Mark Roppo’s 1968 C10’s Beauty is More Than Meets the Eye
Good things come to those who wait, or so they say. Every project begins with an aspirational idea that is eventually manifested in paint and metal. For Mark Roppo of Puyallup, Washington, inspiration for his gold 1968 C10 came very early in life. Mark’s father had a 1969 C10 that he fondly remembers riding in while growing up. Like any good gear head, the senior Roppo’s truck wasn’t stock, and he loved surprising unsuspecting kids with his hopped-up C10. Mark’s father made sure to share his love of trucks and hot rods with his children. Through the years, Mark and his father both had several projects, but none were ever fully completed. In 2000, Mark’s father was diagnosed with brain cancer, at which point the family came together and made a huge push to finish Mark’s father’s truck. Sadly, he passed away before seeing the truck complete. However, his family’s gesture brought him comfort and happiness in a dark time.
Shortly after his father’s passing, Mark decided to sell the 66 Nova has was working on and begin the search for a truck like his dad’s ‘69. He searched throughout Washington State in hopes of finding the right truck, to no avail. Mark’s son suggested he check out a truck he’d seen near their home, and finally Mark relented. What he found was a fantastic 1968 50th anniversary C10 that was out of his price range. Mark went home dejected, but continued his search. A few months later, during a trip to the grocery store, Mark saw a similar truck in a magazine. On a whim he checked back to see if the aforementioned C10 was still for sale. As luck would have it, the truck was still for sale. Unfortunately, someone had tried to steal it and damaged it in the process. Mark and the now former owners were able to strike a deal, and Mark brought the truck home where it waited in his garage for the next 12 years.
Over that 12-year period, Mark patiently amassed parts with his goal in mind. When the time was right, the truck and parts went off to Wicked Fabrication in Auburn, Washington. The gifted crew at Wicked set about bringing Mark’s dream to life. The chassis is mostly as GM engineers designed it. To achieve the desired attitude, Belltech drop spindles were used up front with airbags at each corner. KYB shocks control the body’s motion. The steering was brought up to modern standards with the addition of a quick ratio steering box and larger anti-sway bars. Upgraded brakes from Wilwood are there to bring things to a halt should the need arise. Mark went with 18-inch Fikse M10 wheels wrapped in sticky Nitto NT555R tires. The fronts are 18×9, while the rears are 18×10 to accommodate the massive 305/45/18 tires.
Fittingly, the engine, the heart of the truck, is a 406-cubic-inch small block that Mark’s father had given him years before for a Nova Mark was building. The engine is topped with Dart heads, and an Ultradyne camshaft controls the valve train. Air enters the motor through a 700cfm Holley carburetor sitting atop an Edelbrock Victor Jr. intake. With a 9.54 to 1 compression ratio this motor puts out plenty of power to get Mark down the road, and occasionally surprises unsuspecting victims at a stop light. Behind the motor is a stout 700r4 so that Mark and his wife can enjoy a freeway cruise.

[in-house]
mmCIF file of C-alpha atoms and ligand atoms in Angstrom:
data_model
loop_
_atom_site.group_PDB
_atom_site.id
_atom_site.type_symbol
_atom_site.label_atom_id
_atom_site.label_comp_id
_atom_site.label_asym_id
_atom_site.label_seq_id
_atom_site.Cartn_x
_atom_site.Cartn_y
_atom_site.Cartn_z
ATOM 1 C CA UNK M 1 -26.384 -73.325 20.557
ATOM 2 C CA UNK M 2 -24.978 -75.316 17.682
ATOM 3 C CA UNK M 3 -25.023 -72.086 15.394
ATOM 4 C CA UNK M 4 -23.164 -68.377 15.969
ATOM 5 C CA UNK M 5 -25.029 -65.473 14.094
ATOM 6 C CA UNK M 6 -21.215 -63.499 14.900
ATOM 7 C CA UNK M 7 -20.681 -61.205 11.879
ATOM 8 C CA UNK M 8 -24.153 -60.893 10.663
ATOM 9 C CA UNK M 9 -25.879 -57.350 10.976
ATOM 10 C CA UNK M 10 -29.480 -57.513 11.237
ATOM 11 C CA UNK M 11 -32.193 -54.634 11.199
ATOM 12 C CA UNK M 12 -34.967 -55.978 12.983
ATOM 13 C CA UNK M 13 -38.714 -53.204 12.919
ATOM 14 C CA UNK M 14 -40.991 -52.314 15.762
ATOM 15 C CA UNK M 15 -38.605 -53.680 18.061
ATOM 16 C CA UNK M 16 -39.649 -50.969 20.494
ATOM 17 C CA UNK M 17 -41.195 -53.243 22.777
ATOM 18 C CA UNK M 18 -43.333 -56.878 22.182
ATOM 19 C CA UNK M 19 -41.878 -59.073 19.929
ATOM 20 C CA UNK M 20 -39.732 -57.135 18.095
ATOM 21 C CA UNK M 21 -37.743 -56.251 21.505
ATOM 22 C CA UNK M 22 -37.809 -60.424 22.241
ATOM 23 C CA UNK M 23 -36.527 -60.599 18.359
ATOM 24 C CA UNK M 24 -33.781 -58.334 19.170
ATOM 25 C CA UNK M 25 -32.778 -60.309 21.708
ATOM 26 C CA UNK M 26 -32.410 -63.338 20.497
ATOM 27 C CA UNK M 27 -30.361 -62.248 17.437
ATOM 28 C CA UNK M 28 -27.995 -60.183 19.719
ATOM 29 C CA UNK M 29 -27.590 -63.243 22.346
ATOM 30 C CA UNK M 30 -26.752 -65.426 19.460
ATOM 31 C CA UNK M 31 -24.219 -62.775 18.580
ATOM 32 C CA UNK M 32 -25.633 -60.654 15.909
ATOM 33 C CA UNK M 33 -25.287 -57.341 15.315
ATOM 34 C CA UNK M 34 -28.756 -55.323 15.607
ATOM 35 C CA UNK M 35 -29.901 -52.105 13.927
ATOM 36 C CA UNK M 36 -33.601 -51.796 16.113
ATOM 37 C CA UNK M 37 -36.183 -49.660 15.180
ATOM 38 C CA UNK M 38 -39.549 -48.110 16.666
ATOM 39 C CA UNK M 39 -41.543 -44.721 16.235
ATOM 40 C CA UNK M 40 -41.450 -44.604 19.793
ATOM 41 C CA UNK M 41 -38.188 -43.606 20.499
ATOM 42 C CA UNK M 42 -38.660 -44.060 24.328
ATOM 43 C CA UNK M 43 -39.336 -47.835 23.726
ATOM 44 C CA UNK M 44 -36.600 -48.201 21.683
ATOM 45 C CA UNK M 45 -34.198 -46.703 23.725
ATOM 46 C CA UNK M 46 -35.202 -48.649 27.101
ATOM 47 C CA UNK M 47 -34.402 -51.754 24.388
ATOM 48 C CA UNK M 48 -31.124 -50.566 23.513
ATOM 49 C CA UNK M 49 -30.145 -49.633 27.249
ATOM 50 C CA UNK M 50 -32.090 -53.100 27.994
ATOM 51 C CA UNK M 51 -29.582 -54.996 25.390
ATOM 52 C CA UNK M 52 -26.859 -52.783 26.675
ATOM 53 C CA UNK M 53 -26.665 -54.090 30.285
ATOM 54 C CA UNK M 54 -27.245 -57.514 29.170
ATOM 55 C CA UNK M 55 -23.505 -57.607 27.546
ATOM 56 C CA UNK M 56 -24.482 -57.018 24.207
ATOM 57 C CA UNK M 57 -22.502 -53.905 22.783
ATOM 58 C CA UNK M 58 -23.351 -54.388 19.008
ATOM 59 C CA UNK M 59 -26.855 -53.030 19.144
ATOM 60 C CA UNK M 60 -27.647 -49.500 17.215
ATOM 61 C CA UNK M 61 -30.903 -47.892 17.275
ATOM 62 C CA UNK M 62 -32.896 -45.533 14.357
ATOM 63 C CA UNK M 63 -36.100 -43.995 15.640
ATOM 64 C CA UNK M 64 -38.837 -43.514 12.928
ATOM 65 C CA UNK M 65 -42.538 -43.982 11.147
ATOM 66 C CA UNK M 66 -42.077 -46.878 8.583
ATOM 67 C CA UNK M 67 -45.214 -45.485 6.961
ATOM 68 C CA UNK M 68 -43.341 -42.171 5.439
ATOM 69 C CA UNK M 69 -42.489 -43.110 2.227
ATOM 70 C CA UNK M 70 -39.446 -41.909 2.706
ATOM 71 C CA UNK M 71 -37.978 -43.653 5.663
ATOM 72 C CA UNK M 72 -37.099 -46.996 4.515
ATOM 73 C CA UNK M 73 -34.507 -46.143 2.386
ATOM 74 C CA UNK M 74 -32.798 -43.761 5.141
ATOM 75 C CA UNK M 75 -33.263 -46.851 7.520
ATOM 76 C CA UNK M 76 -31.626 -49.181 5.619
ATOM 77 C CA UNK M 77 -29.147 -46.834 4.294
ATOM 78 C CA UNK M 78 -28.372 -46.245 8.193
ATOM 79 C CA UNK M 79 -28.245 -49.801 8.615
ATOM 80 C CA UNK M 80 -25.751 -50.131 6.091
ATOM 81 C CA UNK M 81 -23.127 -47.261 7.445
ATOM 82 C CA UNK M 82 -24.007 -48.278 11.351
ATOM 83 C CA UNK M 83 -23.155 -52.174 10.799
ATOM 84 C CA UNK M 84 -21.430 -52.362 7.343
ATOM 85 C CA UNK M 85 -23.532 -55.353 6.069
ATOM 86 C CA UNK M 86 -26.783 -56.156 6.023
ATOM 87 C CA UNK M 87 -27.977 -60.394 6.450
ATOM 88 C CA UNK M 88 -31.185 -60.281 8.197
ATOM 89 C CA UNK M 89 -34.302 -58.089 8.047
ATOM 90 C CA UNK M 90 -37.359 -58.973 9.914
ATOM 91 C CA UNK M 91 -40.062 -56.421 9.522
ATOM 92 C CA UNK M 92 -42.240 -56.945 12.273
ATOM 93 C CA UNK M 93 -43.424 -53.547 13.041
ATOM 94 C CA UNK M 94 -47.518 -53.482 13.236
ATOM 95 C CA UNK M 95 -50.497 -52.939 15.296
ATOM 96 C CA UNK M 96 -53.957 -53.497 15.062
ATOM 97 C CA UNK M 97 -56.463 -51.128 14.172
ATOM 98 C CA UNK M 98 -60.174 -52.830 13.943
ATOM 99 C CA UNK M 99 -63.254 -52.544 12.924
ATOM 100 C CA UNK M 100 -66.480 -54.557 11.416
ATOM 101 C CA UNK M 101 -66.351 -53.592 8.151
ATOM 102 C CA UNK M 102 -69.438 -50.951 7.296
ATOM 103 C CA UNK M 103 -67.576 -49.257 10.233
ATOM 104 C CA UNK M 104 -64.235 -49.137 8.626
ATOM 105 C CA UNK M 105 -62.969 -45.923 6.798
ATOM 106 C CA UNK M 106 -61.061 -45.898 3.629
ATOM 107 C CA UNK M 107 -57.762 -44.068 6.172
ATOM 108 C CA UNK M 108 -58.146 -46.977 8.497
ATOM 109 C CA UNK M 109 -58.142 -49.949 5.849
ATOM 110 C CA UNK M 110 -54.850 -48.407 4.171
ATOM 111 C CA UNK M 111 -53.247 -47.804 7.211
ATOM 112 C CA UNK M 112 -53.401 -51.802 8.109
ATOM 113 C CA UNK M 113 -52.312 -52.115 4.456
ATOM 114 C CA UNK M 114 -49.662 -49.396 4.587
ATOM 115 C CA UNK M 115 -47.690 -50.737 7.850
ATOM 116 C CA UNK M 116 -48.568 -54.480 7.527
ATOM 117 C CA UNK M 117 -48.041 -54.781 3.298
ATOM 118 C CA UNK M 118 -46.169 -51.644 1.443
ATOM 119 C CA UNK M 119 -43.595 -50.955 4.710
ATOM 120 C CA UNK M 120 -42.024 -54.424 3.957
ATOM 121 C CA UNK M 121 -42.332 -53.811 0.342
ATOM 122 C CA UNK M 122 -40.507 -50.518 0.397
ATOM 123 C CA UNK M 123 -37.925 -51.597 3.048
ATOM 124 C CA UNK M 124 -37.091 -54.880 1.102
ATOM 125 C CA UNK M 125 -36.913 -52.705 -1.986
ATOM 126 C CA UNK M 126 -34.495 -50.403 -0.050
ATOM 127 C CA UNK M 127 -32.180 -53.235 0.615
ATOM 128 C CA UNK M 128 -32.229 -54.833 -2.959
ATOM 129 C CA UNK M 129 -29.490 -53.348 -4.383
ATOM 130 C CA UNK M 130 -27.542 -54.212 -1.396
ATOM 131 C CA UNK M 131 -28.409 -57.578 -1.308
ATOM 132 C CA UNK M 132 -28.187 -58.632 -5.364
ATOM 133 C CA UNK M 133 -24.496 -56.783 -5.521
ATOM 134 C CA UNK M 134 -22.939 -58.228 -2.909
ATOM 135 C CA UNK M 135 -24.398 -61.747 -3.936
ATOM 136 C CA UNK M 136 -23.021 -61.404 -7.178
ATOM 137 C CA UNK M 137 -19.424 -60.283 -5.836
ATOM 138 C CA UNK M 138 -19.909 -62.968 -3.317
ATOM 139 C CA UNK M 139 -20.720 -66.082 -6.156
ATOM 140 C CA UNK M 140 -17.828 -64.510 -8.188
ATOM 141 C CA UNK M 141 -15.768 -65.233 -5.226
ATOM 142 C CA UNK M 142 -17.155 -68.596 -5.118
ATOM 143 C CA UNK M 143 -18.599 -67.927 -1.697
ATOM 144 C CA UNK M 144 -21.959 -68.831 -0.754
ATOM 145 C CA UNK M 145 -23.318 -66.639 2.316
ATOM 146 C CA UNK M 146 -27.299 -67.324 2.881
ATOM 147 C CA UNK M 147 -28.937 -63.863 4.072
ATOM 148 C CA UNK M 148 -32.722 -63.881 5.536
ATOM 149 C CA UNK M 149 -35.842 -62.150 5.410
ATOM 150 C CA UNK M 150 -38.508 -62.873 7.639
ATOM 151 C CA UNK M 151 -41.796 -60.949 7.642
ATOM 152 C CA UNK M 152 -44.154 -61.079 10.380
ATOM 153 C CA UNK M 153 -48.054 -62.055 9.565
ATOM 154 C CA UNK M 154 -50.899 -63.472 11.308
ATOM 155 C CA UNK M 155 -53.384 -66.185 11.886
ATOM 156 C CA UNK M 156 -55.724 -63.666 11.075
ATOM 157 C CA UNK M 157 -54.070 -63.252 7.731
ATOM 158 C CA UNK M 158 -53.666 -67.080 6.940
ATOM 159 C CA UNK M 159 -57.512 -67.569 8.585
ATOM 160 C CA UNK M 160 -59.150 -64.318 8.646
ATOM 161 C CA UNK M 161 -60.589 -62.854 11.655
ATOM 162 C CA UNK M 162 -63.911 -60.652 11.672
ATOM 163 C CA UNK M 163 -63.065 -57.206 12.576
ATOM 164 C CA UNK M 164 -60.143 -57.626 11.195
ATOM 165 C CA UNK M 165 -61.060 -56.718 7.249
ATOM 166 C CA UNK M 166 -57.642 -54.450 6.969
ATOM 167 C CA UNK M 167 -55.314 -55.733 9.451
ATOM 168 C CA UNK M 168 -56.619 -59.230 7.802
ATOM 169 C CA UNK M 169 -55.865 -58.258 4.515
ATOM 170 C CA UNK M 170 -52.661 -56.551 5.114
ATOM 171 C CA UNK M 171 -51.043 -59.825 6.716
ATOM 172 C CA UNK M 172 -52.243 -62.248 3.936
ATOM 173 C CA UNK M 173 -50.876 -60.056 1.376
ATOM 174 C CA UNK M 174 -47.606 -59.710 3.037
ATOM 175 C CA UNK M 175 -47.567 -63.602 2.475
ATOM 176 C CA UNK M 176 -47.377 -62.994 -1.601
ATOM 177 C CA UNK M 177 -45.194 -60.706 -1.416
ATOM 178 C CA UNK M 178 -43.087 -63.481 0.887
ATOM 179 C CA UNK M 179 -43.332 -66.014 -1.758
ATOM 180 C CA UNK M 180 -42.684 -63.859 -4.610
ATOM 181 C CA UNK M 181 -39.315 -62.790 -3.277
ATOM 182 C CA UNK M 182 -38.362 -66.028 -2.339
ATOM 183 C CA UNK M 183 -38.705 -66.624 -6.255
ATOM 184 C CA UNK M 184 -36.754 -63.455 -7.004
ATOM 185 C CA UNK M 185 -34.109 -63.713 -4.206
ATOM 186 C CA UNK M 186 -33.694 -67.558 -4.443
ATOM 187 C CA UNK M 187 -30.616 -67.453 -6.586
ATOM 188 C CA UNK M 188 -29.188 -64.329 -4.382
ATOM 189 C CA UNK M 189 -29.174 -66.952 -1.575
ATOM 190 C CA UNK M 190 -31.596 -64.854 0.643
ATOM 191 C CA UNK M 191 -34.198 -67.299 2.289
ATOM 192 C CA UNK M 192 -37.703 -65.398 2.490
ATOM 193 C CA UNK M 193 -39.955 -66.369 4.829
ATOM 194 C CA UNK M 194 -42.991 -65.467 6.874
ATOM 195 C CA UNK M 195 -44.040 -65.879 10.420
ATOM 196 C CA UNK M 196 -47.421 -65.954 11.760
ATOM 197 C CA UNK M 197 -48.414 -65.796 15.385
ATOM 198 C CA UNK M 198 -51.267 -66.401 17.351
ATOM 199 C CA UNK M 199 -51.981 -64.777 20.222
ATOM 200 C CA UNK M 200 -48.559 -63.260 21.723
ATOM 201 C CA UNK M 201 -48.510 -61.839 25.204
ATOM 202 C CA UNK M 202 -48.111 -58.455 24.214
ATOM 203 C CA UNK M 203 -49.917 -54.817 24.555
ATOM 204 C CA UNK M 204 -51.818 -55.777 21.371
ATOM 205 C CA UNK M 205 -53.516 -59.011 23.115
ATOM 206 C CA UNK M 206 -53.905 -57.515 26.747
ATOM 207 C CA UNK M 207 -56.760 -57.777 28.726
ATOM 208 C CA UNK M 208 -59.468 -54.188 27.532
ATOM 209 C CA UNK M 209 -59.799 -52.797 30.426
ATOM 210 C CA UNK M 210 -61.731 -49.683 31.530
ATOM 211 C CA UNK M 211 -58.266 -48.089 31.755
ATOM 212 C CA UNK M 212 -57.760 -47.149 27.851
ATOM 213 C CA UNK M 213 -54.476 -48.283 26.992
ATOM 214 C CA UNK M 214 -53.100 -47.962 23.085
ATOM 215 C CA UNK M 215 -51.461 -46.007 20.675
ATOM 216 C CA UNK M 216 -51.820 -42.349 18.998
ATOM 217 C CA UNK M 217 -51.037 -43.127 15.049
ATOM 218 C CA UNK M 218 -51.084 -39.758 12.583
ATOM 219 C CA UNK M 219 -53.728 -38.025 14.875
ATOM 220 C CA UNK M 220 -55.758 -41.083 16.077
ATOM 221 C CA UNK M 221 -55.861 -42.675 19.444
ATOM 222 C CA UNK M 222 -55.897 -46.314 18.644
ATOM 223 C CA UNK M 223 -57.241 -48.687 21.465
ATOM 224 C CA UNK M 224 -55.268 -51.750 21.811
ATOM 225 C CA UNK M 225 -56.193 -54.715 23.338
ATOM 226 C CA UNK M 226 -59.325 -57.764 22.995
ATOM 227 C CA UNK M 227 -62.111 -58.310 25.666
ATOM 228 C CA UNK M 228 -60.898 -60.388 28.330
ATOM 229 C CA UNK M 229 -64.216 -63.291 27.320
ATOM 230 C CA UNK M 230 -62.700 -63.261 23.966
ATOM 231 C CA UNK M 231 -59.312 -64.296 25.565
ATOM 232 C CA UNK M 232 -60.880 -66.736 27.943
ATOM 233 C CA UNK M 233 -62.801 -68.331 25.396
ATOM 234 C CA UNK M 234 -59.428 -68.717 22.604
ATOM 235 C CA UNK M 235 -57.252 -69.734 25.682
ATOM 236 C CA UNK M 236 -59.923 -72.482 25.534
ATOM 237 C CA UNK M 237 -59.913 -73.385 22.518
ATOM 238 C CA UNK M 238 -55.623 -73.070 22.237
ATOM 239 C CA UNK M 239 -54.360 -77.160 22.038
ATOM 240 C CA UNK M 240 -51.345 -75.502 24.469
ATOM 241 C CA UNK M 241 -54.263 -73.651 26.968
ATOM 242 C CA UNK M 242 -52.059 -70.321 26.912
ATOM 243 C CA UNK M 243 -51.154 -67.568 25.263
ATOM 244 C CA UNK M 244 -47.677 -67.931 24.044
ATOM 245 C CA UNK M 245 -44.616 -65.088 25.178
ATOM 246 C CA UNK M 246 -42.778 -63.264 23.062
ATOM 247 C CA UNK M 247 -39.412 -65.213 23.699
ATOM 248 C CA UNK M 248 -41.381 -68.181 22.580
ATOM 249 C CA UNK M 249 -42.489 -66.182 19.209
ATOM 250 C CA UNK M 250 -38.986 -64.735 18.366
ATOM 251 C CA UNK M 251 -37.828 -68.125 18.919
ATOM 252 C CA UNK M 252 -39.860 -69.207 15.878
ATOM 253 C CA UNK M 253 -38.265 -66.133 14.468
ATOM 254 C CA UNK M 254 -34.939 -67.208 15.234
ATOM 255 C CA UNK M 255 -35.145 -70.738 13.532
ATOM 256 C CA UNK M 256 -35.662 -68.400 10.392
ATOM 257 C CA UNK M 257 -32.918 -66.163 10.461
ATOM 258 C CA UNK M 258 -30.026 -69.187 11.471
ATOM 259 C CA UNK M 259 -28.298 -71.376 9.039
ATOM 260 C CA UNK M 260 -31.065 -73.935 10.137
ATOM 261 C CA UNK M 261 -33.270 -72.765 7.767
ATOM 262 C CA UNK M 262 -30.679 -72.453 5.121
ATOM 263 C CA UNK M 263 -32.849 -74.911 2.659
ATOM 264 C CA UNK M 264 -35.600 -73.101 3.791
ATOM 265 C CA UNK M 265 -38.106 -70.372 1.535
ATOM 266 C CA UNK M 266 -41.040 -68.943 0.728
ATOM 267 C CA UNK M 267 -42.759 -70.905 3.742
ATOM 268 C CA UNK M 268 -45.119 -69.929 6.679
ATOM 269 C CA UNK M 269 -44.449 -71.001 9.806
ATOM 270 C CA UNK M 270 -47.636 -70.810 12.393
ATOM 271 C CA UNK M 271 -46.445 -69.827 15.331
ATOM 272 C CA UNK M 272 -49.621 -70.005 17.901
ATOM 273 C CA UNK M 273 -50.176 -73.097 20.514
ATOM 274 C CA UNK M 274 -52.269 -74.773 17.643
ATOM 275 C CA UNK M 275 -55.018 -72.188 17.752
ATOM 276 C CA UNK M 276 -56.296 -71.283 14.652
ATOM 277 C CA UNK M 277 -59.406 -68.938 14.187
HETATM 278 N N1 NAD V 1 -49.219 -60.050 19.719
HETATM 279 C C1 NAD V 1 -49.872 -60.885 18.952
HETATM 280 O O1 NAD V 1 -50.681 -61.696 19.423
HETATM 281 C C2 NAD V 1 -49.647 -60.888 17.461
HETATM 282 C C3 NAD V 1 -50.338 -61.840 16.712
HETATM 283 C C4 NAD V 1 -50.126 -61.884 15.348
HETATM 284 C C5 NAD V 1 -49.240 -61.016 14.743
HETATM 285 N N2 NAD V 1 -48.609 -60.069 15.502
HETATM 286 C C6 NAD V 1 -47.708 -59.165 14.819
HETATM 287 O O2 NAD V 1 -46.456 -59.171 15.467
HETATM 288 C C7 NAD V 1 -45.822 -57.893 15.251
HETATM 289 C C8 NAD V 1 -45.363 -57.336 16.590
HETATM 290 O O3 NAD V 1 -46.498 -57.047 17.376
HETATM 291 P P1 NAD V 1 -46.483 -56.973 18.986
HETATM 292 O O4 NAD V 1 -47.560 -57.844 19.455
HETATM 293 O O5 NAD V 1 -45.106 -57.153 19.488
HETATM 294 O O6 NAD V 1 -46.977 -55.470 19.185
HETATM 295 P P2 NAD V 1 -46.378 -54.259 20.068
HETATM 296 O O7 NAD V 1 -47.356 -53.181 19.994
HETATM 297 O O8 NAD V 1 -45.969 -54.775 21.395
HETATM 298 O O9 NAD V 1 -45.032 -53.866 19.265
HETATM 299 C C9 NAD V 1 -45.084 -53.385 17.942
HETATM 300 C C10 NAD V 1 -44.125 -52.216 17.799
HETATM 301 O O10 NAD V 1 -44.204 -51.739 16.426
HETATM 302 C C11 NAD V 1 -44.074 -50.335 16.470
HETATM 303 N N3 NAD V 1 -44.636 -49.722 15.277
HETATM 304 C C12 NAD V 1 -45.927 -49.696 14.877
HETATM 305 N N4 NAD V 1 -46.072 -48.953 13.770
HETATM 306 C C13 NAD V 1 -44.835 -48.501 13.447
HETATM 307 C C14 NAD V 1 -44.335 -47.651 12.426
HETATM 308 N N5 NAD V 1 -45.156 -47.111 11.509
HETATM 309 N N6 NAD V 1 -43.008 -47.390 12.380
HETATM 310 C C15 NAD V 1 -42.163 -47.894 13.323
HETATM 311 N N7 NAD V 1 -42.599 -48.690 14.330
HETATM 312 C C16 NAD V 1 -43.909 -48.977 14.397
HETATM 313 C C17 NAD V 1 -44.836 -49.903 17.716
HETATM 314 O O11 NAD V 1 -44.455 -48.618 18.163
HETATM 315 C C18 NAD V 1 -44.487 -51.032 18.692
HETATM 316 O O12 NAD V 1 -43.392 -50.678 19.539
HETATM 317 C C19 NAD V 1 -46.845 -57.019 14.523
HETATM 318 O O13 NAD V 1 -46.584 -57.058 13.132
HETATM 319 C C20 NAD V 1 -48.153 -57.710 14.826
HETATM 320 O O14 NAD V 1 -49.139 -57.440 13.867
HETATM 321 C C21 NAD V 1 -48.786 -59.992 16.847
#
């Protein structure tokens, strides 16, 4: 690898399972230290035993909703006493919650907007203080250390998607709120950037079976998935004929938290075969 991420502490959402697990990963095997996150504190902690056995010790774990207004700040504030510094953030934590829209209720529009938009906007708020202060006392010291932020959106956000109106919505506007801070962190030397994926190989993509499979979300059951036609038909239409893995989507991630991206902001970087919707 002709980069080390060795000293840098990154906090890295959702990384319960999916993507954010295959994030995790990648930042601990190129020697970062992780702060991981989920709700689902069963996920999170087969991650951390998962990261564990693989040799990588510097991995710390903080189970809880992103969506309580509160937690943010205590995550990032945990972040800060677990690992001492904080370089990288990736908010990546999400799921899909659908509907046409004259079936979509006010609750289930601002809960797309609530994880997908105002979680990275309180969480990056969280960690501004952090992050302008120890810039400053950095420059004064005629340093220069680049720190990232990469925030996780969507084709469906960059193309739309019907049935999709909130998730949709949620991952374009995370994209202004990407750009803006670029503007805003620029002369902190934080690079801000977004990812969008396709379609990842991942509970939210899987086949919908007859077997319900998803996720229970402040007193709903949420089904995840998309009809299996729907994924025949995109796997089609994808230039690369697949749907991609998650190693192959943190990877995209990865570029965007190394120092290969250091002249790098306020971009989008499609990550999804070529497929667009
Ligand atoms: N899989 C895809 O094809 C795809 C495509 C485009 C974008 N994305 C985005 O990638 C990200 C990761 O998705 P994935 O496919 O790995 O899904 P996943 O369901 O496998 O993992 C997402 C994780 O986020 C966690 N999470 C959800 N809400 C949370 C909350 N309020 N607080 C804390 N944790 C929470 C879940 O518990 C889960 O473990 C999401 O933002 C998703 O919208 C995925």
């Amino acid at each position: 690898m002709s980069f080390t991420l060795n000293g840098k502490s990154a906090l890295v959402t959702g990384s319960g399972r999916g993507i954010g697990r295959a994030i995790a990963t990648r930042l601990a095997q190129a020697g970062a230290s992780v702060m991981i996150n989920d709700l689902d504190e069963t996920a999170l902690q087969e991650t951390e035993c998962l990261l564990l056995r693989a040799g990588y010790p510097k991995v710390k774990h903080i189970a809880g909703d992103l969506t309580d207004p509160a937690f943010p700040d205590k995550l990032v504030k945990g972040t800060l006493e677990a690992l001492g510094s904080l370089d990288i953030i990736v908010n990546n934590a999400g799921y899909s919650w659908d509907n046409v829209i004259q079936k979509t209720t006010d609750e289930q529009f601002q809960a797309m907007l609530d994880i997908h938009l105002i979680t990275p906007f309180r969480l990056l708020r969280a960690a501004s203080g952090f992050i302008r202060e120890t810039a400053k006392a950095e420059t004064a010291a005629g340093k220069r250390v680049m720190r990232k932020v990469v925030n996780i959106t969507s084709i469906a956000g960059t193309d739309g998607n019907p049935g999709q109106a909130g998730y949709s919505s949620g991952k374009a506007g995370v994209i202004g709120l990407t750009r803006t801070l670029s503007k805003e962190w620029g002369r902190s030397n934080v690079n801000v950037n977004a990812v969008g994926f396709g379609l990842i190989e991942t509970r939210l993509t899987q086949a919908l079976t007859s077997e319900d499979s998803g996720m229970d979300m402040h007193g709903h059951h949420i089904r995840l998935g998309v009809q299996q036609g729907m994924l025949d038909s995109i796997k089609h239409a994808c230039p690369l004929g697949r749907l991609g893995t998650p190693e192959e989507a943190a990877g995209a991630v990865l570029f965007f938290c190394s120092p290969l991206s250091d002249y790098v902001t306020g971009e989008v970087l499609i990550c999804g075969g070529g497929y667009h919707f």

With an excellent base for a fun truck, Mark and Wicked turned their attention to the truck’s body. As luck would have it, the C10 was solid and didn’t require massive rust repair. To clear the rear suspension and exhaust, a trick hinged cover was devised. In addition to providing the needed clearance, it hides the fuel filler neck for the custom stainless fuel tank. It just so happens that Wicked Fabrication is next door to one of the best paint shops in the Northwest: Byers Custom. Byers took care of the necessary prep and doused Mark’s Chevy in Sunray Gold, which contrasts well with the white roof. The effect is stunning, so much so that we’ll forgive Mark for using a Ford color on his Chevy!
The inside of the cab glows gold as well, with rich peanut butter-hued leather covering the seats and door panels. Credit for the interior goes to Tony Miller at Stitches Custom Upholstery of Poulsbo, Washington. While the dash appears mostly stock, there are some sweet surprises hiding. There’s a Rockford Fosgate stereo tucked away in the glovebox to provide tunes when Mark isn’t enjoying the small block V8 soundtrack. A full set of Autometer gauges reside in a custom housing built by the crew at Wicked. In another nod to Mark’s father, there’s a B&M ratchet shifter sitting atop the transmission tunnel.
For any of us, the moment when our finished project finally sees the light of day is an emotional one, more so for Mark as this C10 is not just a truck but a rolling homage to his father. Though Mark’s father is no longer with us, there’s no way he’d be anything but proud. Mark took care of his family and the real big obligations in life, but still had the determination and vision to realize a lifelong dream. Mark couldn’t have done it without the support of his wife through it all, and wanted to make sure to thank her!